The function of these horns or trumpets in Celtic society is a subject of much speculation, with reference inevitably to the depiction of such an instrument on the sculpture of the Dying Gaul, commemorating the Gaulish invasions of Macedonia of the third century bc, and the possible role of battle-trumpets in Celtic warfare. Relatively few curved instruments of the Loughnashade kind are known in Europe, though the existence in Ireland of wooden horns suggests the possibility of a more commonplace variant. The relationship to other classes of wind instrument is likewise unclear. The horns of the Dowris late Bronze Age are always declared to be quite different, as indeed they are to the archaeologist's typological perspective, even though their function was surely similar. The lurer of later Bronze Age Scandinavia, on the other hand, have ornamented discs cognate to the Loughnashade trumpet. The conclusion must be that these horns fulfilled a ceremonial function in later prehistoric society, whether festive, funerary or associated with martial display. It was plainly not an exclusively Celtic function, though it may have been an important part of Celtic practice.

The relief style in Ireland, however, is also expressed in the medium of stone, of which the finest example, Turoe (Figure 8.6), is probably not the earliest. The design of the Turoe stone is not easily described, though its recurrent component elements are clear enough. As Duignan (1976) astutely observed, the decoration of the conical stone is in fact divided into four separate panels, bound into one by the continuous stepped meander design around its base. Predominant in the curvilinear designs are peltate elements, curved triangle elements, comma-leaves and whirligig triskeles, while in the negative background are open circles, peltae and trumpet-voids. Some of these, like the comma-leaves and triskeles, have their ultimate ancestry in the Continental Early Style and its immediate successors, but here they may be no more than archaisms incorporated into a design for which later insular British parallels are more commonly cited. Certainly there are echoes of the southern British Mirror Style in the open circles, peltate or sub-crescentic elements, and the trumpet void. The isolated comma-leaf, or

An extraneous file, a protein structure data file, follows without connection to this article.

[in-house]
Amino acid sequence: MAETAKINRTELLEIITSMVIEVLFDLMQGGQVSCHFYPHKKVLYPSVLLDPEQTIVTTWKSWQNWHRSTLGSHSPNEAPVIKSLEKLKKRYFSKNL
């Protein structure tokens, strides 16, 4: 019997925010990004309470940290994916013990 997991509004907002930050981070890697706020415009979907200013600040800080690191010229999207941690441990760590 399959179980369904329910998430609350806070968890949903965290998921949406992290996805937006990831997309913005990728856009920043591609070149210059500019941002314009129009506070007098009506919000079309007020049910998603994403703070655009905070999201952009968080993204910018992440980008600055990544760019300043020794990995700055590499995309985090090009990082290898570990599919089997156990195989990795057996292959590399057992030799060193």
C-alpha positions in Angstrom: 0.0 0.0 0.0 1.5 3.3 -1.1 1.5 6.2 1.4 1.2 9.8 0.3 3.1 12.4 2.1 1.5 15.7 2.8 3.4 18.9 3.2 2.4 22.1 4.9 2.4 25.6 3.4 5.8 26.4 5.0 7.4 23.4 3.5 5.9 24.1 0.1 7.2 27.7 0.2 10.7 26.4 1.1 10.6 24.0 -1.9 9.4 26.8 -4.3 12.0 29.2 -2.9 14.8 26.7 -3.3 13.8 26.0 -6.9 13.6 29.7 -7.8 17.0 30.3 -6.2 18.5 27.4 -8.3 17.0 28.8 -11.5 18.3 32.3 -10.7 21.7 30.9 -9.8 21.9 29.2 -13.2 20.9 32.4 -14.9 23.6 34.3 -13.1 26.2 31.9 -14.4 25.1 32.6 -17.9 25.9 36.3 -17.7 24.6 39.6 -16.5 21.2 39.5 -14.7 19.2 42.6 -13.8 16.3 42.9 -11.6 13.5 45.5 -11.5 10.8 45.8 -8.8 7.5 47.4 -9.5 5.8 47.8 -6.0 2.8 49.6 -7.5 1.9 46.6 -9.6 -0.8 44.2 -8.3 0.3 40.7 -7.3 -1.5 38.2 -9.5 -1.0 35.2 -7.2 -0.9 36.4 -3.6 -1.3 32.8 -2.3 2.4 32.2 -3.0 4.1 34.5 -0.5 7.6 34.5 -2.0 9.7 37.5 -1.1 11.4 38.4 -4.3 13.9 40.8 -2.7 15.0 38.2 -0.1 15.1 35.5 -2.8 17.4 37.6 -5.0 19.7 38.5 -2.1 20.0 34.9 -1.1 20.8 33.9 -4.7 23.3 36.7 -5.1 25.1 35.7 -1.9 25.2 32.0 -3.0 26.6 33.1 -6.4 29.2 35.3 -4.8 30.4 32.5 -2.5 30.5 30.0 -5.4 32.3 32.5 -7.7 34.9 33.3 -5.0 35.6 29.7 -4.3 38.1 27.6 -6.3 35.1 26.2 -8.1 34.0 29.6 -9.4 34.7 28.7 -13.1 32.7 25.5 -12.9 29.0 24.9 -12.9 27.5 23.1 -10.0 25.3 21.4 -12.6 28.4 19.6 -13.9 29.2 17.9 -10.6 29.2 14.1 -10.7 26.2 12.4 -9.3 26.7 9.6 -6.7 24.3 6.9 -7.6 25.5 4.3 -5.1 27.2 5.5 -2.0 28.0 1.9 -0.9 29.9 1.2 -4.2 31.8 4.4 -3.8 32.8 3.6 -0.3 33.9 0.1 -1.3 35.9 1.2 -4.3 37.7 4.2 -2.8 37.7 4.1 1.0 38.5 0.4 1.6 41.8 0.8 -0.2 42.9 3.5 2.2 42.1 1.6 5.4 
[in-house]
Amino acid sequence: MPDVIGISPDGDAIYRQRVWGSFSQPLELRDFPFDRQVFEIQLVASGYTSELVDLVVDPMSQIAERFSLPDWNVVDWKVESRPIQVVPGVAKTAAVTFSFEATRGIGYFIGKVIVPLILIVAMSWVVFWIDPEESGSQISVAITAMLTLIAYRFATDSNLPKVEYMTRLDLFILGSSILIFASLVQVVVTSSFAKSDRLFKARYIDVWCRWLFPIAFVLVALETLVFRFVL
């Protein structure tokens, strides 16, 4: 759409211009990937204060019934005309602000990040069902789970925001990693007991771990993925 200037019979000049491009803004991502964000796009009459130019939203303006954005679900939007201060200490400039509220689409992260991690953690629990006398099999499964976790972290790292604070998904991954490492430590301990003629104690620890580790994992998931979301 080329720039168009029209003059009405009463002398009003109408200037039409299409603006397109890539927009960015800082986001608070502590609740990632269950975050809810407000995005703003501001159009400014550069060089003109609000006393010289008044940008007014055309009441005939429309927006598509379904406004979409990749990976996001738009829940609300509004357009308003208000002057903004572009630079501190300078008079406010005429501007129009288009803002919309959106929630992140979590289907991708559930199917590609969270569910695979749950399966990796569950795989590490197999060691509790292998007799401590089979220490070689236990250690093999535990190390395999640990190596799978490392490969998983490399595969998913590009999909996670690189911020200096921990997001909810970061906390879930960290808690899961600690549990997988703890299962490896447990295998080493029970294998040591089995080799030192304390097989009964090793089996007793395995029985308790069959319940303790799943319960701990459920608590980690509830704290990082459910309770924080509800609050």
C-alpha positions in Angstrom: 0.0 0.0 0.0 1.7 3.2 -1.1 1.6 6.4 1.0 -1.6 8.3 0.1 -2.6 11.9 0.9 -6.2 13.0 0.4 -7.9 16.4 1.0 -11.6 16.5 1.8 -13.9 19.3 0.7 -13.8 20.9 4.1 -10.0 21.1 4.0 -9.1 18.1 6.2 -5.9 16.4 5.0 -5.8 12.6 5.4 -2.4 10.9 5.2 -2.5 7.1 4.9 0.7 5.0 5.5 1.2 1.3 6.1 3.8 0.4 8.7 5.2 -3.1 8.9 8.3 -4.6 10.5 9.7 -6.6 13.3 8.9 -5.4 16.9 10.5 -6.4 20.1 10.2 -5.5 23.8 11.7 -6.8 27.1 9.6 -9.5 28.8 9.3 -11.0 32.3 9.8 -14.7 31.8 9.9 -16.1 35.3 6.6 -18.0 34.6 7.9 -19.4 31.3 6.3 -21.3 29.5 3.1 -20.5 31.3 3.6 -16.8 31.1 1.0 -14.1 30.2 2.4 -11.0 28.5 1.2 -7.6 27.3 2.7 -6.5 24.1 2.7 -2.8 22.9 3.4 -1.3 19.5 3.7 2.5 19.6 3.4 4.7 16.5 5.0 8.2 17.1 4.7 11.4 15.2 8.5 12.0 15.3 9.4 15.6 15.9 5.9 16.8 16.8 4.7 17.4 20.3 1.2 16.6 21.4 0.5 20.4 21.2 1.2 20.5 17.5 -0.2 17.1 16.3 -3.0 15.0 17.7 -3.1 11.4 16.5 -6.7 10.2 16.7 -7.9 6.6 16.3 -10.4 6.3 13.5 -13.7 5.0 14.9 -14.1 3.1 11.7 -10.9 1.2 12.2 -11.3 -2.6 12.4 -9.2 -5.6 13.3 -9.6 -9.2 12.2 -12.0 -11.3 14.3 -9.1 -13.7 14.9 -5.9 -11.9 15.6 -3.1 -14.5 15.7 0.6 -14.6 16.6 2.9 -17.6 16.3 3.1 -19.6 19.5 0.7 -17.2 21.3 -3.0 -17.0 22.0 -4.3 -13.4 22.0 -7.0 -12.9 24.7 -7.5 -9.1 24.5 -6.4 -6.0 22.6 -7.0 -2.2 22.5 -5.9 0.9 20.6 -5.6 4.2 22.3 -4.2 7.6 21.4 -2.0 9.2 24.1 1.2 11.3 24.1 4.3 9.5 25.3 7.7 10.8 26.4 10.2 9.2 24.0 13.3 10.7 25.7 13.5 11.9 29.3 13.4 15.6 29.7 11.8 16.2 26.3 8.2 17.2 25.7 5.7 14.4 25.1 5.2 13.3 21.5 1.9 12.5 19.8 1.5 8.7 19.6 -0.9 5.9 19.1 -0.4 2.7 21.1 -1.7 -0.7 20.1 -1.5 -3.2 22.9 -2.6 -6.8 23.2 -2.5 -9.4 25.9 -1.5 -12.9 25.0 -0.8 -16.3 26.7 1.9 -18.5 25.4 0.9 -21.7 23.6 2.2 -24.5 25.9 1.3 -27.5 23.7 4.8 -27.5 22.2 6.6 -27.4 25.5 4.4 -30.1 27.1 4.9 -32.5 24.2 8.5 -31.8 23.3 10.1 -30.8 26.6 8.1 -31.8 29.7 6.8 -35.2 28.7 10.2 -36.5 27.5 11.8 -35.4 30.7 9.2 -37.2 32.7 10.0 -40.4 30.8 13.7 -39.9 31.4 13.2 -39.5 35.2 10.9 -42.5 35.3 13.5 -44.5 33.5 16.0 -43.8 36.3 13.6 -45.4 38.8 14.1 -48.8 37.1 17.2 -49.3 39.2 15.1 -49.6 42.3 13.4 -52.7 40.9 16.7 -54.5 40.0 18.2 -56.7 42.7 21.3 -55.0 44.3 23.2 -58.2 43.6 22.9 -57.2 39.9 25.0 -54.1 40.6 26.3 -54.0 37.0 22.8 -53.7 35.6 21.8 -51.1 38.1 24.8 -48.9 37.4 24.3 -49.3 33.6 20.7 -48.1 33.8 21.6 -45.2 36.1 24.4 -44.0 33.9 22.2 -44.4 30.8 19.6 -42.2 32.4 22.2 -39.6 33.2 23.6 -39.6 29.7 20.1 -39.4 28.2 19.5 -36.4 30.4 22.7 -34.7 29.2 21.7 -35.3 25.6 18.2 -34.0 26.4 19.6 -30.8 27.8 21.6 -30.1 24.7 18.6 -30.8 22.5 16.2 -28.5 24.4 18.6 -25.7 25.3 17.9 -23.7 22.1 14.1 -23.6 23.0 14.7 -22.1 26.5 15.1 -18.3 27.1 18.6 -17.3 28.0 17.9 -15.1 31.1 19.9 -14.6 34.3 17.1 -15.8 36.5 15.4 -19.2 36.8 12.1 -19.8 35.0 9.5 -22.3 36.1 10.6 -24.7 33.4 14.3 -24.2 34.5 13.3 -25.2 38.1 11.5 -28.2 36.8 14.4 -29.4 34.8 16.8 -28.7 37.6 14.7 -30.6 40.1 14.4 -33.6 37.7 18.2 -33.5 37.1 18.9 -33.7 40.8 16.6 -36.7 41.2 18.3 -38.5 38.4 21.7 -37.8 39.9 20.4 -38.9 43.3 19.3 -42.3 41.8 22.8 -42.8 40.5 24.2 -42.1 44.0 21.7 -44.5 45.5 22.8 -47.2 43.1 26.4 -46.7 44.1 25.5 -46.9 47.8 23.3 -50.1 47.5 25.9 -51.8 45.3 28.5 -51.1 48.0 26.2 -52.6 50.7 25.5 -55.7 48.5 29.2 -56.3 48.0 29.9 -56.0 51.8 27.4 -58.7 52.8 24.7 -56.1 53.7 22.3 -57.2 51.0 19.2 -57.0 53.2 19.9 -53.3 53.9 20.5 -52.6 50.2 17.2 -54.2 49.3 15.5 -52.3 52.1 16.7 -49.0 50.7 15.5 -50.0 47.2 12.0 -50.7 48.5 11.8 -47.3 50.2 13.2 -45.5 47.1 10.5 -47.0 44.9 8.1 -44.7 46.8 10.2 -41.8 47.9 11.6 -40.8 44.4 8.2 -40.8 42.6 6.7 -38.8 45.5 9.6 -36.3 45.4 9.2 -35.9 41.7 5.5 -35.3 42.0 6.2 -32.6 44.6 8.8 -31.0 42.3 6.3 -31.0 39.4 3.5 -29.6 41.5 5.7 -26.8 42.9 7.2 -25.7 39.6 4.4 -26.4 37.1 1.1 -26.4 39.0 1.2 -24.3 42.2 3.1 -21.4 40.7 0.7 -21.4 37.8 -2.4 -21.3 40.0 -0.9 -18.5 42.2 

Stone Age Mirror

Figure 8.6 The Turoe stone, Co Galway. A: Professor Etienne Rynne examining the design.

Photo by D. W. Harding. B: the quadrilateral basis of the design. Adapted from Duignan (1976).

Figure 8.6 The Turoe stone, Co Galway. A: Professor Etienne Rynne examining the design.

Photo by D. W. Harding. B: the quadrilateral basis of the design. Adapted from Duignan (1976).